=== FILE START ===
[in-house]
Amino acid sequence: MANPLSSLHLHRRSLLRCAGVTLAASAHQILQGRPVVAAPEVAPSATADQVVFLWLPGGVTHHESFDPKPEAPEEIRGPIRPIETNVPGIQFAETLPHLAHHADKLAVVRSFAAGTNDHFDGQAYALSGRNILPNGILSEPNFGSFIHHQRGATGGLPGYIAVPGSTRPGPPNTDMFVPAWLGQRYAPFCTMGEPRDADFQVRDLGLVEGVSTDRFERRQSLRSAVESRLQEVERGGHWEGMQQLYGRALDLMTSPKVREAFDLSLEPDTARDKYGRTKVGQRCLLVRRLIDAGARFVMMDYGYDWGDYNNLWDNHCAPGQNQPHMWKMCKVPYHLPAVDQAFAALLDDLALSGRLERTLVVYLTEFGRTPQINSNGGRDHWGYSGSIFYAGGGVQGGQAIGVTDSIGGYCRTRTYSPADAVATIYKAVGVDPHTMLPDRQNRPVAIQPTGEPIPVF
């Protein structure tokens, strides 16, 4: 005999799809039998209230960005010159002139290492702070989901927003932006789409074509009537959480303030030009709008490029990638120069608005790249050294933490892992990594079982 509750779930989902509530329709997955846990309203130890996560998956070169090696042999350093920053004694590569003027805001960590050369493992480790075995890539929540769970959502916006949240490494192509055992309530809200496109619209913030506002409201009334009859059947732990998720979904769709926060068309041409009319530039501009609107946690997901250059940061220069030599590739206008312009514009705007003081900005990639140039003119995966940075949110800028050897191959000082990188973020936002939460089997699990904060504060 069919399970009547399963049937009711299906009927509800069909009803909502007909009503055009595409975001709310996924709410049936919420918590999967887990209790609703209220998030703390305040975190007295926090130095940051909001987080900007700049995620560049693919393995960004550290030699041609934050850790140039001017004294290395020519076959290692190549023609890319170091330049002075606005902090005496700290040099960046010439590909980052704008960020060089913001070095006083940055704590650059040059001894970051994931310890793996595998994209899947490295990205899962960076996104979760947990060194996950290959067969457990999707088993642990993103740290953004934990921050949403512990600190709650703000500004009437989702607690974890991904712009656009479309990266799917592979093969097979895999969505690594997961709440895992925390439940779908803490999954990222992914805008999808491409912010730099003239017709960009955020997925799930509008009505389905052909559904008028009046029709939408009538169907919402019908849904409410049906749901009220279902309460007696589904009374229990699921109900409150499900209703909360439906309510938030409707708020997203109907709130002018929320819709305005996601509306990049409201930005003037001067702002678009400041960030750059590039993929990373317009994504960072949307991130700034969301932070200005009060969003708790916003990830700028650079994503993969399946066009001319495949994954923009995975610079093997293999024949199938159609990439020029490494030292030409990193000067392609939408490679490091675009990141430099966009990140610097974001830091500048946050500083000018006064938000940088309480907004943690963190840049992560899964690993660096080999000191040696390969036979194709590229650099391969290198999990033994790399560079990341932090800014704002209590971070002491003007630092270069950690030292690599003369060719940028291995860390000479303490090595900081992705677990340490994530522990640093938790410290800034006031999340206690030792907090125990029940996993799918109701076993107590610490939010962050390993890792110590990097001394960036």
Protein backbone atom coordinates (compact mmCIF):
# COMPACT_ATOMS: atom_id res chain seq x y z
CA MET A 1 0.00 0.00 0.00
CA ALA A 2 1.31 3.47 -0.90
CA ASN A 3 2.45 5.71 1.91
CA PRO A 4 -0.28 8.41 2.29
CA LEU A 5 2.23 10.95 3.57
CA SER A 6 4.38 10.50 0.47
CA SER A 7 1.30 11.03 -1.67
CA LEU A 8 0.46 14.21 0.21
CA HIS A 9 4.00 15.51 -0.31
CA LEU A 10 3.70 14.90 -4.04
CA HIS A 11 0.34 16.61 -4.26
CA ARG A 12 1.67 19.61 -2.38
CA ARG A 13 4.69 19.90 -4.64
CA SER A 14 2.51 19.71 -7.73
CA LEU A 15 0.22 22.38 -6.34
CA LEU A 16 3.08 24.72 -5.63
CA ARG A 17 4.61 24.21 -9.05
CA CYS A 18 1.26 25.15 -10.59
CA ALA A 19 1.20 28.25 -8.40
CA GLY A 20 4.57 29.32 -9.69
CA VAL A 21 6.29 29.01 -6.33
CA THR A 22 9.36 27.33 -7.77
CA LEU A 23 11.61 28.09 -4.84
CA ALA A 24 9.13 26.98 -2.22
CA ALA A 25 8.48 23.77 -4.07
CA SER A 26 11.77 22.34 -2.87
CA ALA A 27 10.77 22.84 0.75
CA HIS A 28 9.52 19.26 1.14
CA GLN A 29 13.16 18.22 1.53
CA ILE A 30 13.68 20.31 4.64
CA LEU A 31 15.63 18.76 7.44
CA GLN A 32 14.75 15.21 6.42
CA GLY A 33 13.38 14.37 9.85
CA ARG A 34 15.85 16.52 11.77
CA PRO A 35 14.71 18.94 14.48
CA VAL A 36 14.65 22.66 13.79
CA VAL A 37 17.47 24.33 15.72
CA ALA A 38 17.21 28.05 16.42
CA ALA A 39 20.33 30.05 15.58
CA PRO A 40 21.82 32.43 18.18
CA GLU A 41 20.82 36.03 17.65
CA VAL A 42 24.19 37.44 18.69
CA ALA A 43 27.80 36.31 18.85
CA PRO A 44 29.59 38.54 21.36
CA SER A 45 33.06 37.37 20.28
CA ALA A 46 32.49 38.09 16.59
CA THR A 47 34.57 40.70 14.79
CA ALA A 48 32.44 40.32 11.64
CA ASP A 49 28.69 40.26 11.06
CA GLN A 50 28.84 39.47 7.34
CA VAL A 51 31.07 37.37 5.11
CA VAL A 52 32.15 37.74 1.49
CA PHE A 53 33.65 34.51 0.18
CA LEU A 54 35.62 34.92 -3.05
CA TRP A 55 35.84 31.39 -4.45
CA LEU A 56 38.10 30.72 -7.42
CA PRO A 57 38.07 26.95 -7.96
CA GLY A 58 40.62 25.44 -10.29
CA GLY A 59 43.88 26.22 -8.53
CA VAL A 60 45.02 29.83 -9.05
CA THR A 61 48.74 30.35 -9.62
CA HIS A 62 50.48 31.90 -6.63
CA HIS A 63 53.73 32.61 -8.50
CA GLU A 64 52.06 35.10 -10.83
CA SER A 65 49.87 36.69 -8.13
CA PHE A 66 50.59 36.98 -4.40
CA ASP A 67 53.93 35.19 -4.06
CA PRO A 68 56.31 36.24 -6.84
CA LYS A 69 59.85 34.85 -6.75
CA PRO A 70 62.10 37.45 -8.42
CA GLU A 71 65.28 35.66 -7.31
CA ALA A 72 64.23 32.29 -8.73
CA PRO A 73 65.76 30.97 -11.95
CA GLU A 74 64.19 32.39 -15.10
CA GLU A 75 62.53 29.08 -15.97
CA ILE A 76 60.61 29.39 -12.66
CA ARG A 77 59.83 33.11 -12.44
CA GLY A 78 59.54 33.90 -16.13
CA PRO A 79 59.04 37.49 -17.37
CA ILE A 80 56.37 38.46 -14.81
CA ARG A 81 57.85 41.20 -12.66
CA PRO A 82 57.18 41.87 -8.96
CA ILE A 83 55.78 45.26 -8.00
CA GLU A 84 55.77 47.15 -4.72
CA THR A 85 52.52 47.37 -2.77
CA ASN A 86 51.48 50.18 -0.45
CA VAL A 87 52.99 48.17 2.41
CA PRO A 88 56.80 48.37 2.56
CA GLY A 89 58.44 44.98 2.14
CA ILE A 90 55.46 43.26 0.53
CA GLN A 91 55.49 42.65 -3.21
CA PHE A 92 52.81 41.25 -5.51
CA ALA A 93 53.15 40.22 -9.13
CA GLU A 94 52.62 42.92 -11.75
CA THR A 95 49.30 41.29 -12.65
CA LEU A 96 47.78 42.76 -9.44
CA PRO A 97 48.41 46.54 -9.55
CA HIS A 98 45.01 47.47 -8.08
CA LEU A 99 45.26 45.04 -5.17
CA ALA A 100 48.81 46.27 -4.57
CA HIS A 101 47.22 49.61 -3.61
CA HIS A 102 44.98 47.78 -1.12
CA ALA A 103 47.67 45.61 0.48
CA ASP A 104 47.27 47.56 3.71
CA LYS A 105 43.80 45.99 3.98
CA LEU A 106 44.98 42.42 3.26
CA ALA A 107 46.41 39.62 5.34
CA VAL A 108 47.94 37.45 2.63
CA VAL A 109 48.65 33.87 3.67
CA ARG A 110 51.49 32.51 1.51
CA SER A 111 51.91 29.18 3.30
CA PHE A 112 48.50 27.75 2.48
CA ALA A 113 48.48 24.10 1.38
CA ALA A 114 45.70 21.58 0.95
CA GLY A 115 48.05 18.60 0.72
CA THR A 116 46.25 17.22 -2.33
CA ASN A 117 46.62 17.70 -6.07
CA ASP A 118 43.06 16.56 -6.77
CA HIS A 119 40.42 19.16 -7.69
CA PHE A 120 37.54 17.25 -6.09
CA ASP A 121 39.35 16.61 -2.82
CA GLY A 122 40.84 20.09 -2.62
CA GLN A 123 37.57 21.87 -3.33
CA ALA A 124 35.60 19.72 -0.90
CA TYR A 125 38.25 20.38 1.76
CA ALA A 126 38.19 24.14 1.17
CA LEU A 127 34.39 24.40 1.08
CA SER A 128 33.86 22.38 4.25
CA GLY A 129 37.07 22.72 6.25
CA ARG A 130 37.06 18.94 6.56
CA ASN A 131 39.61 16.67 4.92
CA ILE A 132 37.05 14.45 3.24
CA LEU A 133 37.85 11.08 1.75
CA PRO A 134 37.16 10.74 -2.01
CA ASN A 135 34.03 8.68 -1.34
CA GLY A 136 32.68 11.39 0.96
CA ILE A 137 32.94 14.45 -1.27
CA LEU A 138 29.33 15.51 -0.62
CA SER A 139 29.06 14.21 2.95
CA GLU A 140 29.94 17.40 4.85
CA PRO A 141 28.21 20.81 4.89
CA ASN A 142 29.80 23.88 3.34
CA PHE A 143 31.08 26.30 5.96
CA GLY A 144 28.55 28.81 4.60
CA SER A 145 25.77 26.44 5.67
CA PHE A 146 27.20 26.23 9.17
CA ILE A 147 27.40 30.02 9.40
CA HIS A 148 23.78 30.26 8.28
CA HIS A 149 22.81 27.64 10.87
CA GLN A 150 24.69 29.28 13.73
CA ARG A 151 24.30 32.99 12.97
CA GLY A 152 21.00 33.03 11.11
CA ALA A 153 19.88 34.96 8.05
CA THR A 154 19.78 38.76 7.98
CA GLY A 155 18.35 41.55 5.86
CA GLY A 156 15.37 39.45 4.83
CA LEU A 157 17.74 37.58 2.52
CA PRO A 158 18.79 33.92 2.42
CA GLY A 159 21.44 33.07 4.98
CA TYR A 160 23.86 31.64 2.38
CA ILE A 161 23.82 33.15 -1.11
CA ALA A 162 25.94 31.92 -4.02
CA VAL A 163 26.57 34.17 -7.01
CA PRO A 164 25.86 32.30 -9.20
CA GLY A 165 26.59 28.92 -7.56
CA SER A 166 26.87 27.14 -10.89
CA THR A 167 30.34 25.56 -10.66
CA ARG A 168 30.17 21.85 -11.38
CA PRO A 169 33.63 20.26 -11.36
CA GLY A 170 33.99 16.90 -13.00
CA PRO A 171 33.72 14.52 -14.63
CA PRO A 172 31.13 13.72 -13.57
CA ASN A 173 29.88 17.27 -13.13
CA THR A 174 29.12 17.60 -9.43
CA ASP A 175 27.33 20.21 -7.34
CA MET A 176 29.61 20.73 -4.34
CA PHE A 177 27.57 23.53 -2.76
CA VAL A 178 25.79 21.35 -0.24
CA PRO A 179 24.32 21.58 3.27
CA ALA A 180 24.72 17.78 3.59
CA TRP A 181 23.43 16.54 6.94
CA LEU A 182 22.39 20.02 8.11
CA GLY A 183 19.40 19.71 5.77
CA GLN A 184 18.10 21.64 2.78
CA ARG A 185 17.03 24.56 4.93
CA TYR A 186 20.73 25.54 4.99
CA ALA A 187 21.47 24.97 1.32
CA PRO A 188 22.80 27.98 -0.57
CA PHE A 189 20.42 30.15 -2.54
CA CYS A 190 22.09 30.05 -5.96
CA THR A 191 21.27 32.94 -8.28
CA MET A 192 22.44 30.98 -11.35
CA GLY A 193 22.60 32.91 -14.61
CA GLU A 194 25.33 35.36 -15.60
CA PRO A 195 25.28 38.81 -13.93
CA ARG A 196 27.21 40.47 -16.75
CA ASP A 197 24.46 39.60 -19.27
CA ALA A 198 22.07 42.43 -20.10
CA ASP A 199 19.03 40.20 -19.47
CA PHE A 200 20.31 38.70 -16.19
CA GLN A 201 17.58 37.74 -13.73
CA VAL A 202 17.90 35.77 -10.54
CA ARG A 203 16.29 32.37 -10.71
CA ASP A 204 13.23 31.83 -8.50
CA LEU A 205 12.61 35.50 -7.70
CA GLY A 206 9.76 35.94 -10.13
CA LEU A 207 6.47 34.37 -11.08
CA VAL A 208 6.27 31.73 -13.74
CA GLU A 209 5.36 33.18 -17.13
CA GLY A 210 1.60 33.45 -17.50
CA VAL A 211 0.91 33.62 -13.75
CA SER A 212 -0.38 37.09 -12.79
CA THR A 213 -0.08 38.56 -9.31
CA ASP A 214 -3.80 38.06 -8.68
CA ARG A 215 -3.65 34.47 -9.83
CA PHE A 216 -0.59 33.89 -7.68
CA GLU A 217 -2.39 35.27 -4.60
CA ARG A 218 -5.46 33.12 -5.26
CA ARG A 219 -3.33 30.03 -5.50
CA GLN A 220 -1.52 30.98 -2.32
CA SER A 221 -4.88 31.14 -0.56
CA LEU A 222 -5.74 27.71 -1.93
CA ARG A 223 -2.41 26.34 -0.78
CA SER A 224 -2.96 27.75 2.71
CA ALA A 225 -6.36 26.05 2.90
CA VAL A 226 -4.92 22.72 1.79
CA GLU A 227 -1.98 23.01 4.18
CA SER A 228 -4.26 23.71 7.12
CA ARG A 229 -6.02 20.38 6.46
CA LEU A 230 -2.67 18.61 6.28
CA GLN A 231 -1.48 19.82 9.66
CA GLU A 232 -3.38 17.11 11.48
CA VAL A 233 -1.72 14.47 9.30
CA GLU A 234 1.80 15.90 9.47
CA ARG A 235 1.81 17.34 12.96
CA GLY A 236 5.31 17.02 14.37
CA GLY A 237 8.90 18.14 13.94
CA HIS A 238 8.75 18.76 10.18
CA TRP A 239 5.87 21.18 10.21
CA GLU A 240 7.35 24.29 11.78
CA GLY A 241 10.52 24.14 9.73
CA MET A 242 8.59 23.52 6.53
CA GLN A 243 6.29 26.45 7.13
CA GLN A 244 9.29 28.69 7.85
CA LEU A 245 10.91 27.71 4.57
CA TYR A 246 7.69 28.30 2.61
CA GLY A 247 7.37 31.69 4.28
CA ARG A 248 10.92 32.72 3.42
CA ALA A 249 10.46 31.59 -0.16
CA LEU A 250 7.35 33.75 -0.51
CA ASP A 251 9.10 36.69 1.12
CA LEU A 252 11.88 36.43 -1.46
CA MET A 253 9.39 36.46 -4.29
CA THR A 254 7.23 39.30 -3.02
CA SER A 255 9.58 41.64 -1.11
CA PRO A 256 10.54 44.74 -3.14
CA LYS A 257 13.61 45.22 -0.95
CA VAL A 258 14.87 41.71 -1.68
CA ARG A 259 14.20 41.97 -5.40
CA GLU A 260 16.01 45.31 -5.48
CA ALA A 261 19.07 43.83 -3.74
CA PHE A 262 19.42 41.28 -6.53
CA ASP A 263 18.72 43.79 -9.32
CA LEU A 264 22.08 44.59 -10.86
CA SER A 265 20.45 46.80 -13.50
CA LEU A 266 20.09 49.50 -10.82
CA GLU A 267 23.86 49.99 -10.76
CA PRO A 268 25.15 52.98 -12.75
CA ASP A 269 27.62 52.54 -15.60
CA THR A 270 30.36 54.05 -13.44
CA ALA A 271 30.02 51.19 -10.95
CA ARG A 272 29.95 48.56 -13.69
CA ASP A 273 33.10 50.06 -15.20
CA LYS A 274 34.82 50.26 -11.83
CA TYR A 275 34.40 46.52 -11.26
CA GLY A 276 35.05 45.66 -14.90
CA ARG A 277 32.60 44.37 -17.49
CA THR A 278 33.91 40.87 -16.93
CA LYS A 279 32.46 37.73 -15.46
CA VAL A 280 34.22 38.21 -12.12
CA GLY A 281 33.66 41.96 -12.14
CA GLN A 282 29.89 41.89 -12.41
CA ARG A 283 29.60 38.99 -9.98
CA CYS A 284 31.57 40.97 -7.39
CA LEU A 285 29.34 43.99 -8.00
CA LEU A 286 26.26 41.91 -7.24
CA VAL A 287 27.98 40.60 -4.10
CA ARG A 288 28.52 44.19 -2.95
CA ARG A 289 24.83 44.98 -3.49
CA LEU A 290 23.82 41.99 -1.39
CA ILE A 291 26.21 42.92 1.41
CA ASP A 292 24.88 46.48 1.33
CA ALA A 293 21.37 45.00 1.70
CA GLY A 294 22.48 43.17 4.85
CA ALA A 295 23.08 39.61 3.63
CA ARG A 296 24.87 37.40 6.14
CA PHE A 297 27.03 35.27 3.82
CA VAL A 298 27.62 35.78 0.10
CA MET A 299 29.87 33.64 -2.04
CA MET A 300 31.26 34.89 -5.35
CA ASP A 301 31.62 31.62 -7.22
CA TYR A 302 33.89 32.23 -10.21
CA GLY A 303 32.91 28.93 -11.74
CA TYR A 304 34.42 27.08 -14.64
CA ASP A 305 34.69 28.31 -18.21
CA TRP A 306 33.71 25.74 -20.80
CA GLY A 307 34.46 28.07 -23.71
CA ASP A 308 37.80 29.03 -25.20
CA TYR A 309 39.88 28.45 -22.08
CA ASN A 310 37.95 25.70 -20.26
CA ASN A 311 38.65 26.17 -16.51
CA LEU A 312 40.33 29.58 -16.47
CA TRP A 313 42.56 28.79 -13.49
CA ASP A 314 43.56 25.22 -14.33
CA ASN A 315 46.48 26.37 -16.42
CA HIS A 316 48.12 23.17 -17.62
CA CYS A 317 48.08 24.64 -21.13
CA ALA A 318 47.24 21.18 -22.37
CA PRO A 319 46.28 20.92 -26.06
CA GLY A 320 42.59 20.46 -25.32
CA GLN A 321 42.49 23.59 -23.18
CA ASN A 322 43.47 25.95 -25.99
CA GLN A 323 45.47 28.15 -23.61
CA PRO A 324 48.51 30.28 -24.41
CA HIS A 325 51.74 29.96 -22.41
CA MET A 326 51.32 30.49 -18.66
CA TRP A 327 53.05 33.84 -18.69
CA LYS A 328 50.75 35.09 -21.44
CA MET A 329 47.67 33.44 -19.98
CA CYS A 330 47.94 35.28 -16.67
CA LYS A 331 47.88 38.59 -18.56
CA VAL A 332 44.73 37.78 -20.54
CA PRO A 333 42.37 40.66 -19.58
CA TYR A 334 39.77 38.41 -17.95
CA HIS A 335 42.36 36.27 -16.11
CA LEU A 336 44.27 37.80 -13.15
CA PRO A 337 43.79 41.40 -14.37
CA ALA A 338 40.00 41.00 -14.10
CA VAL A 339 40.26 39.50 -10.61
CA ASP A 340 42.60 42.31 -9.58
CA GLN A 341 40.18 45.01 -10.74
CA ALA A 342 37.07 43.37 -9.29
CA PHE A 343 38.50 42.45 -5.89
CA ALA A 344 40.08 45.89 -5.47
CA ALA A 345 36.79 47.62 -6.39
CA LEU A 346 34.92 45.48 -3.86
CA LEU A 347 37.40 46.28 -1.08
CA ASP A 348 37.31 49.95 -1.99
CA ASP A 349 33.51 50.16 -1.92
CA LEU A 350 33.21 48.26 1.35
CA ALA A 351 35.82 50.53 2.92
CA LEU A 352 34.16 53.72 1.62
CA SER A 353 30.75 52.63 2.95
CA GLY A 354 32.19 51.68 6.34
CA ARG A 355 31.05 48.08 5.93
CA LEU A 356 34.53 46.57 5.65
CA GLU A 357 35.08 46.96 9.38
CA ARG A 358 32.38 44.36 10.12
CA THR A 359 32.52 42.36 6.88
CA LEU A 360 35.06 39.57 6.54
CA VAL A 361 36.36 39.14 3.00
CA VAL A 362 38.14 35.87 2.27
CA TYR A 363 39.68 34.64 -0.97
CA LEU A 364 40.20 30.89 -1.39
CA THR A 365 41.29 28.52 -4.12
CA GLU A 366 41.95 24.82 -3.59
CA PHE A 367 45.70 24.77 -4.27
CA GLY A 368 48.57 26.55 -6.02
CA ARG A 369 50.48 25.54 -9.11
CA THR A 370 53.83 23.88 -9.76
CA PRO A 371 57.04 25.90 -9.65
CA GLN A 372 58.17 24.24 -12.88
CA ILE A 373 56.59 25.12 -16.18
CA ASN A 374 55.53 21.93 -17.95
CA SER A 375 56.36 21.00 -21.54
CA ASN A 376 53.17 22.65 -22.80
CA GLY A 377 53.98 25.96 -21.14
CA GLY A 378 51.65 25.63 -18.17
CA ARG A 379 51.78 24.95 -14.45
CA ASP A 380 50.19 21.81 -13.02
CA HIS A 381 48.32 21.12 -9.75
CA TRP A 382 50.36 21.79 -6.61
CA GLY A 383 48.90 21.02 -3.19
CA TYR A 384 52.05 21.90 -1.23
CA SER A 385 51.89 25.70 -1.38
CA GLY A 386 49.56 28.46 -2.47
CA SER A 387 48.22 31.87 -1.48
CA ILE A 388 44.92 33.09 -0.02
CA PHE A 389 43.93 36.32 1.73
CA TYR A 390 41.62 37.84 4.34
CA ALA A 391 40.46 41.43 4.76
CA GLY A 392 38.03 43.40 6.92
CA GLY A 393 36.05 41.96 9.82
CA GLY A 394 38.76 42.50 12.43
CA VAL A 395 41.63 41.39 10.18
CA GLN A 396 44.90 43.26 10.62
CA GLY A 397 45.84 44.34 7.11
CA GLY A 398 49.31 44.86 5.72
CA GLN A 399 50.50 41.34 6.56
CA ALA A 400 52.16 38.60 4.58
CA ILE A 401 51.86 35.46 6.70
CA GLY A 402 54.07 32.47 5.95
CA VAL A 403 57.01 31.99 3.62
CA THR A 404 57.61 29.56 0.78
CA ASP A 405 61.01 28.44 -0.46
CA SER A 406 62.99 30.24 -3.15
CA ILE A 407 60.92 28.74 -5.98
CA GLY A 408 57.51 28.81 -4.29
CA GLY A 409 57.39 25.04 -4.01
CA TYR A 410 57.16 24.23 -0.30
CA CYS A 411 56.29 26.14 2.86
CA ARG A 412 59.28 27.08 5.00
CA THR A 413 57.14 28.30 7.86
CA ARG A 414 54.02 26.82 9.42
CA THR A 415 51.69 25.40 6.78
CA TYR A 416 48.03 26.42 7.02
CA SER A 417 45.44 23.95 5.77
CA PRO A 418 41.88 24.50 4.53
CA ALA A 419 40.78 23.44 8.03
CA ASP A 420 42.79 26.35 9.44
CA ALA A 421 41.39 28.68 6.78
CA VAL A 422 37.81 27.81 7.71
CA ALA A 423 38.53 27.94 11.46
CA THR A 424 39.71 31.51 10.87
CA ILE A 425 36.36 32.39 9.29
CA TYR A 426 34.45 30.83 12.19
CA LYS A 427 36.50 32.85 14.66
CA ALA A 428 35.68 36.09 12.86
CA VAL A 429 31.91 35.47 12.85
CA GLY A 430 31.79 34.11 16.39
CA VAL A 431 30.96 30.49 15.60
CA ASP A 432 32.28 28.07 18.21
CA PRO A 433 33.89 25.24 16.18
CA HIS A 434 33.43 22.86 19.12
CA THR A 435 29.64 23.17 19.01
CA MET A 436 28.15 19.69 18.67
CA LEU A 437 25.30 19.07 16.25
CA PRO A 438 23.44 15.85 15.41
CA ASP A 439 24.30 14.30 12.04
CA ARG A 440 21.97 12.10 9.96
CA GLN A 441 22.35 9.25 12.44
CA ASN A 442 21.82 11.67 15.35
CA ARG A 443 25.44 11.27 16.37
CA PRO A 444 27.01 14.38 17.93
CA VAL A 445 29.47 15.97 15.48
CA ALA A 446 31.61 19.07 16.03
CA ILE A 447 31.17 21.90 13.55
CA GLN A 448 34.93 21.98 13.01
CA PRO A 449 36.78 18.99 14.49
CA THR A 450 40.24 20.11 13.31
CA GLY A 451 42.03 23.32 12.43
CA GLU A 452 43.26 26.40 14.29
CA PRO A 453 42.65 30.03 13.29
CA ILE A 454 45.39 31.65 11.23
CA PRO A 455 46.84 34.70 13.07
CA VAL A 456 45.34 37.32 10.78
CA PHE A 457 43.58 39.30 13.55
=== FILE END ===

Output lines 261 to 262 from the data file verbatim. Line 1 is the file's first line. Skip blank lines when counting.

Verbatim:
CA PRO A 256 10.54 44.74 -3.14
CA LYS A 257 13.61 45.22 -0.95